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Exploring The Dhamma. Anatta - The Doctrine on No-Soul. "All phenomena (dhammas) are without Self; when one sees this with Insight-wisdom, one becomes weary of dukkha. This is the Path to Purity.” - Dhammapada verse 279. Anatta – The Doctrine on No-Soul.

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Exploring The Dhamma

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    1. Exploring The Dhamma

    2. Anatta - The Doctrine on No-Soul "All phenomena (dhammas) are without Self; when one sees this with Insight-wisdom, one becomes weary of dukkha. This is the Path to Purity.” - Dhammapada verse 279

    3. Anatta – The Doctrine on No-Soul Both Christanity and Islam have the notion of an individual soul. Hinduism has the idea of Atmam. This soul or self in man is the thinker of thoughts, feeler of sensations and receiver of rewards and punishments for all its action good and bad. Buddhism argues that the idea of self/soul is an imaginary, false belief which has no corresponding reality, and it produces harmful thoughts of “me” and “mine”, selfish desire, craving, attachment and other defilements, impurities and problems. This false view can be traced as the cause of all evils in the world from personal conflicts to wars between nations.

    4. Why was the idea of Self created? Two ideas are deeply rooted in man: Self-protection Self-preservation For self-protection, man created God, on whom he can depend for his own protection, safety and security. For self-preservation, man conceived the idea of an immortal Soul or Atman, which will live eternally. In his ignorance, weakness, fear and desire, man needs these two things to console himself. Hence he clings to them deeply and fanatically.

    5. Anatta – The Doctrine on No-Soul The Buddha’s teaching does not support this ignorance, weekness, fear and desire but aims at making man enlightened by removing and destroying the ignorance and desire. The Buddha realised that the idea of self is so deep rooted and not many people are willing to hear any teaching against them. Four weeks after His enlightenment, He thought to himself: “I have realized this Truth which is deep, difficult to see, difficult to understand….. Comprehensible only by the wise…..Man who are overpowered by passions and surrounded by a mass of darkness cannot see this Truth, which is against the current, which is lofty, deep and subtle and hard to comprehend.”

    6. Anatta, the Five Aggregates and Paticca-samuppada The doctrine of Anatta or No-soul, is the natural result of, or the corollary to, the analysis of the Five Aggregates and the teaching of Conditioned Genesis (Paticca-samuppada).

    7. Five Aggregates - Panca Khandha The Buddha taught that the human being is made up of five aggregates (Panca Khandha) - Nama (feeling; perception; mental formations; consciousness) and Rupa (matter).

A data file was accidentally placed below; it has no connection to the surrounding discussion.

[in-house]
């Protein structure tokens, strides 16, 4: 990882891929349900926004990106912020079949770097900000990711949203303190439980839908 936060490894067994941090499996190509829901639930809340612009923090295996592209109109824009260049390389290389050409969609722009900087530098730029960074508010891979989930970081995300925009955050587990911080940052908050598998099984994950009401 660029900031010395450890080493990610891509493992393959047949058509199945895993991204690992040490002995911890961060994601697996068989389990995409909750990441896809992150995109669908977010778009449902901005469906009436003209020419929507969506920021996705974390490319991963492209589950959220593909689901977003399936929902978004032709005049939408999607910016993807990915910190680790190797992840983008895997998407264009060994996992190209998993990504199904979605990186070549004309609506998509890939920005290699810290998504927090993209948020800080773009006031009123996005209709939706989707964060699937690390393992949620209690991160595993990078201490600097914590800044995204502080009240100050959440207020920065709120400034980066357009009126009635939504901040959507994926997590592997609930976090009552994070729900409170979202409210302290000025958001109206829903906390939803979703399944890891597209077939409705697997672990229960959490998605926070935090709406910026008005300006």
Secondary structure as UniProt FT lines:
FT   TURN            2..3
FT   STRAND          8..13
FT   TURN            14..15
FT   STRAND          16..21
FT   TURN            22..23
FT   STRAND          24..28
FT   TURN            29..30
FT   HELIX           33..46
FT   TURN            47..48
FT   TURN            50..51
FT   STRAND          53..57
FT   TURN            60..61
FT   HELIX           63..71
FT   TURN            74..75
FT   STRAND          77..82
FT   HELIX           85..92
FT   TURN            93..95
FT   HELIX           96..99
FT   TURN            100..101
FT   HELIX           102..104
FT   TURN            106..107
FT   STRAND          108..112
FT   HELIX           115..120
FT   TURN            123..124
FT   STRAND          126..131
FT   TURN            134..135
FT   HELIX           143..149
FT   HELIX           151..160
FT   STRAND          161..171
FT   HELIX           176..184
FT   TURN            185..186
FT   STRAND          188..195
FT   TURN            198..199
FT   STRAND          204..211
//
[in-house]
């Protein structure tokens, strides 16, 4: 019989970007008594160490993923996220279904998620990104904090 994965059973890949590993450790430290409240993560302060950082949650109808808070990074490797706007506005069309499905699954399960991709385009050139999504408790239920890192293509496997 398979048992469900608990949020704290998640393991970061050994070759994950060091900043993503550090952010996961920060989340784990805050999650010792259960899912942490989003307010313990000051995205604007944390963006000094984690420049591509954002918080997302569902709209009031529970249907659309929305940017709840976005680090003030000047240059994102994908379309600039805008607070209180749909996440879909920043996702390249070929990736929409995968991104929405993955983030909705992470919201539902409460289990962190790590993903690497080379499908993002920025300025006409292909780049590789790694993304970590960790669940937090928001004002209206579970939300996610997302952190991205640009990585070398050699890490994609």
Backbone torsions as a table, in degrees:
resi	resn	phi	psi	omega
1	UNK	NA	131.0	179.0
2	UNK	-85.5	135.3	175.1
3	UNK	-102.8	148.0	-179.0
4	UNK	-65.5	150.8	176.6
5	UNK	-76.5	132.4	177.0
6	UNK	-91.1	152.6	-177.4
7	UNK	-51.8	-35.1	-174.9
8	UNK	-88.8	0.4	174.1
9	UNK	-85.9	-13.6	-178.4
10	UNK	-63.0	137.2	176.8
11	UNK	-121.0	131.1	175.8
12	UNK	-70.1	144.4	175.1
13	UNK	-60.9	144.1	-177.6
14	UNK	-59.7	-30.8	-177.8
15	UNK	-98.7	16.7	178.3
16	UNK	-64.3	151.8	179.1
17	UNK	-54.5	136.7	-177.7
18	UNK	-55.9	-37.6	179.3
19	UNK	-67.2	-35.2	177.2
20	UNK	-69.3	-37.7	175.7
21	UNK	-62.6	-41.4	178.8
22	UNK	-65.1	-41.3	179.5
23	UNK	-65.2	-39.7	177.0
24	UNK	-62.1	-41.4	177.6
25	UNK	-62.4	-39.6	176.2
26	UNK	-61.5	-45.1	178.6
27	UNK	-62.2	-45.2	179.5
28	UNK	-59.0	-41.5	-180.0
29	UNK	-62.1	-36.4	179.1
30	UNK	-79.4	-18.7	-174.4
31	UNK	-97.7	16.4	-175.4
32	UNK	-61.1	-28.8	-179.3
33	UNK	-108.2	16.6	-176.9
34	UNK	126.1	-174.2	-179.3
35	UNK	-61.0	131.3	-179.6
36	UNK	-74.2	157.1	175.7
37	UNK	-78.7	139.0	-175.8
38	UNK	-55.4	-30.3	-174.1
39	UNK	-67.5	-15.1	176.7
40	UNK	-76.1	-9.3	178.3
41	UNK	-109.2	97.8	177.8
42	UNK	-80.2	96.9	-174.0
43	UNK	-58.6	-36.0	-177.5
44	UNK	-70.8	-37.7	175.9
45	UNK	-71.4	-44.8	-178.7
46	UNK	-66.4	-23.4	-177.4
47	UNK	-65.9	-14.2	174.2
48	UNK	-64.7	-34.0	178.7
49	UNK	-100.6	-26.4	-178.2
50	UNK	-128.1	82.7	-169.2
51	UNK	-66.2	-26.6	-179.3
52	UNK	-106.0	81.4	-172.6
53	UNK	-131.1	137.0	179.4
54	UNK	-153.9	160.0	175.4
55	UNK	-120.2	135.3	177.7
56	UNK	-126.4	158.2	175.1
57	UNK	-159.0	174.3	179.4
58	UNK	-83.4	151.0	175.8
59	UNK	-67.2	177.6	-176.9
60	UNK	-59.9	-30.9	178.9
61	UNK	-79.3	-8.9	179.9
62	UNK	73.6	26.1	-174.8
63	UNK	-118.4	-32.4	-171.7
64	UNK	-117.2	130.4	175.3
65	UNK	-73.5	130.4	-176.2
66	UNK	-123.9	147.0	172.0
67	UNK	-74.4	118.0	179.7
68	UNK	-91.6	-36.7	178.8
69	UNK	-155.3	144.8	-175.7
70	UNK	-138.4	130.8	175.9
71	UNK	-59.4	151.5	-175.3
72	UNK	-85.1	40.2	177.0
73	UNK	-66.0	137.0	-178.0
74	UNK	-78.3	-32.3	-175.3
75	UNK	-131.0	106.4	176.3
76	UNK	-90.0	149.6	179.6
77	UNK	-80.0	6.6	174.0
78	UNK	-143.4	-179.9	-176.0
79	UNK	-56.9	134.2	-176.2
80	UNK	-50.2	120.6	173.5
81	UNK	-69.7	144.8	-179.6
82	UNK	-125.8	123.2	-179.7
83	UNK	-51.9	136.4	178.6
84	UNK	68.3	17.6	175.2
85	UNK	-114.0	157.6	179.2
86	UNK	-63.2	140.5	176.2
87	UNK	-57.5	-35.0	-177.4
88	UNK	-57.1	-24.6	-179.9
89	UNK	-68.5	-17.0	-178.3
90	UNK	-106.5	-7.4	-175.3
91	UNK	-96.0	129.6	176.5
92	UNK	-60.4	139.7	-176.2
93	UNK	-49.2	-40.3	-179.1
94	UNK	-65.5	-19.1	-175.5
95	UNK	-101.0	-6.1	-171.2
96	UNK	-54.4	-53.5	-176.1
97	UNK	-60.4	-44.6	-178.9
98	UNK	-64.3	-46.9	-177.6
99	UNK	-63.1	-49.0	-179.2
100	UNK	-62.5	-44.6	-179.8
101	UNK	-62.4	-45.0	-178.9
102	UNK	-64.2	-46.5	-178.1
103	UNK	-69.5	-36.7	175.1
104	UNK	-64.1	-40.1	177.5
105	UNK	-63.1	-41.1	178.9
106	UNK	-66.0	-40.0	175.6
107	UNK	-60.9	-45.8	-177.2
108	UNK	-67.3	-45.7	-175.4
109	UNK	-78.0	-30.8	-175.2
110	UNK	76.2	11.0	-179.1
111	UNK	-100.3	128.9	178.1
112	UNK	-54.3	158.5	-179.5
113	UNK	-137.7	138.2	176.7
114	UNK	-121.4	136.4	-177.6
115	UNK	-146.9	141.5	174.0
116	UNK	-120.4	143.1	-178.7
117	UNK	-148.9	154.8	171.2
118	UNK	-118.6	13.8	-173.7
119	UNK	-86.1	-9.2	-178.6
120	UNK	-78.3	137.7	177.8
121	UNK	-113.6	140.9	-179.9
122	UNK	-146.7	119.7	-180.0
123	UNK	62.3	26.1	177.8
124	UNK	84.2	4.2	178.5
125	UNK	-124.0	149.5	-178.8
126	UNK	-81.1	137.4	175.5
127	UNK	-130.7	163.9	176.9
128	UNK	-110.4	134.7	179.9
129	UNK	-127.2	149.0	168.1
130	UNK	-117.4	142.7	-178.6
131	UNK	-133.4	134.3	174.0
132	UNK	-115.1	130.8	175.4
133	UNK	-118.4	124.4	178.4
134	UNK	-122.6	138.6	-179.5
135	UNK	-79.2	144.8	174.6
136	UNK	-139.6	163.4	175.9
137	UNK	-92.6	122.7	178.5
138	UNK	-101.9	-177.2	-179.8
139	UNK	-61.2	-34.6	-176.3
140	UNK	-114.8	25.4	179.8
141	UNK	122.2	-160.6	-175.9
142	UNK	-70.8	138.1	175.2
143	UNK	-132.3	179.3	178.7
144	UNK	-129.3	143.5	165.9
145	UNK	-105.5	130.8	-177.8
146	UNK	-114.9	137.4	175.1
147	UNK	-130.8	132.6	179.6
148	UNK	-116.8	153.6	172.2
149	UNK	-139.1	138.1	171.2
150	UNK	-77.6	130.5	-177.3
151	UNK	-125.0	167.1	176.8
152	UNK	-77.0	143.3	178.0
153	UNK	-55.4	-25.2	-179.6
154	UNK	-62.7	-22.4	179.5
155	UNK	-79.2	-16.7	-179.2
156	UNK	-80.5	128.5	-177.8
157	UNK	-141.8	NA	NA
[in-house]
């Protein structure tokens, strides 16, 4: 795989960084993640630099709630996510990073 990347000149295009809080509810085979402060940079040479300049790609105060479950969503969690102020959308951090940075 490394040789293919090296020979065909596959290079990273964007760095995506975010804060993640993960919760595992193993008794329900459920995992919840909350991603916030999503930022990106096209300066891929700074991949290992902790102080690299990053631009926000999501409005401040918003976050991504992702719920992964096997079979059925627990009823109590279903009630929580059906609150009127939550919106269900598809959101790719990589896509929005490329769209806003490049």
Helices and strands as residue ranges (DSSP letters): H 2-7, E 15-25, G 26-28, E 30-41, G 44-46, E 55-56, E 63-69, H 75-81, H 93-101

8. Five Aggregates - Panca Khandha 1st Aggregate – Aggregate of Matter (Rupa) The 1st Aggregate includes the Four Great Elements (extension; cohesion; heat; motion) and the Derivatives of the Four Great Elements. The “Derivatives of Four Great Elements” include our 5 material sense-organs (eye, ear, nose, tongue, body) and their corresponding objects in the external world (ie visible form, sound, odour, taste, and tangible things and also some thoughts or ideas or conceptions which are in the sphere of mind-objects). The whole realm of matter, both internal and external, is included in the Aggregate of Matter.

    9. Five Aggregates - Panca Khandha 2nd Aggregate – Aggregate of Consciousness Consciousness is a reaction or response which has one of the 6 faculties (eye, ear, nose, tongue, body and mind) as its basis and one of the 6 external phenomena as its object. For example, the visual consciousness has the eye as its basis and a visible form as its object. Mental consciousness has mind as its basis and idea or thought as its object. Consciousness does not recognise an object. It is only a sort of awareness – awareness of the presence of an object.

    10. Five Aggregates - Panca Khandha 2nd Aggregate – Aggregate of Consciousness For example, when the eye comes in contact with a colour (say blue), visual consciousness arises which simply is awareness of the presence of a colour; but it does not recognise that it is blue. There is no recognition at this stage. It is Perception Aggregate that recognises that it is blue. The visual consciousness is hence “seeing without recognizing”. So are the other forms of consciousness. The Buddha also explained that Consciousness depends on matter, sensation, perception and mental formations and that it cannot exist independently of them.

    11. Five Aggregates - Panca Khandha The Mind In Buddhism, the mind is regarded as an organ like the eye or nose. It can be controlled and developed like other faculty. The difference between the eye and the mind is that the former senses the world of colours and visible forms, while the latter senses the world of ideas and thoughts and mental objects.